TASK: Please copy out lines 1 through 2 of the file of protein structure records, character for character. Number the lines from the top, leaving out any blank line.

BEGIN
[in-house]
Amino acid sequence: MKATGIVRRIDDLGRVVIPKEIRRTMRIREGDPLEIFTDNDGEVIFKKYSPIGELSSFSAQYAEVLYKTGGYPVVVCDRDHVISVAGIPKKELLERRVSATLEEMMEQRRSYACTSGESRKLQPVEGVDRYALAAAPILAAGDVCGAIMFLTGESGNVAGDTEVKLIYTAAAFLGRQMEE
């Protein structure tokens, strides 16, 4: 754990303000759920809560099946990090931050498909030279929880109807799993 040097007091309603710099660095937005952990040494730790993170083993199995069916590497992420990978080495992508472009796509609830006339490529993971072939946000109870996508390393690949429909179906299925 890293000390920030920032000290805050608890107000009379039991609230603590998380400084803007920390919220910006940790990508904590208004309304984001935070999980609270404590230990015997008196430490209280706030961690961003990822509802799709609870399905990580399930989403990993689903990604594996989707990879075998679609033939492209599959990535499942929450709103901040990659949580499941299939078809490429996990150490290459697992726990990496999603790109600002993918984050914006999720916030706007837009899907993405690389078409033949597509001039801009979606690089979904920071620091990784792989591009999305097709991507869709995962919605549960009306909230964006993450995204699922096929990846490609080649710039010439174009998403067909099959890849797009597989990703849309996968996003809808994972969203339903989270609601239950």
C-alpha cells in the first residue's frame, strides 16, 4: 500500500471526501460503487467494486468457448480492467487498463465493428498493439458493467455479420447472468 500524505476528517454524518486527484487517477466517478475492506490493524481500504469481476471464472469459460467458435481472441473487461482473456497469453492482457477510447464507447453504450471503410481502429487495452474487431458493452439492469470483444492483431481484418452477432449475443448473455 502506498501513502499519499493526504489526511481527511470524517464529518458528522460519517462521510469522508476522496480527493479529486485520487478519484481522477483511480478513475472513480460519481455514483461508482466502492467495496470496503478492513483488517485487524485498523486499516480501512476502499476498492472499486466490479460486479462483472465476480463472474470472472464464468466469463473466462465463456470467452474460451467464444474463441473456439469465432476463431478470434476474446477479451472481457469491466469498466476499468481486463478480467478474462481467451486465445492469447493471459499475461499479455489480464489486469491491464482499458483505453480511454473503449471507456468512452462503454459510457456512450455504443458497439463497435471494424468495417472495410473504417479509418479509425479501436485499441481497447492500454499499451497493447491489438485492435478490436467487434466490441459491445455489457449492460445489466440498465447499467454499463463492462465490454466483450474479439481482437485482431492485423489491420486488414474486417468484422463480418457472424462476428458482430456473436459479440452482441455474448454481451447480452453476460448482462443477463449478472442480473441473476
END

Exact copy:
[in-house]
Amino acid sequence: MKATGIVRRIDDLGRVVIPKEIRRTMRIREGDPLEIFTDNDGEVIFKKYSPIGELSSFSAQYAEVLYKTGGYPVVVCDRDHVISVAGIPKKELLERRVSATLEEMMEQRRSYACTSGESRKLQPVEGVDRYALAAAPILAAGDVCGAIMFLTGESGNVAGDTEVKLIYTAAAFLGRQMEE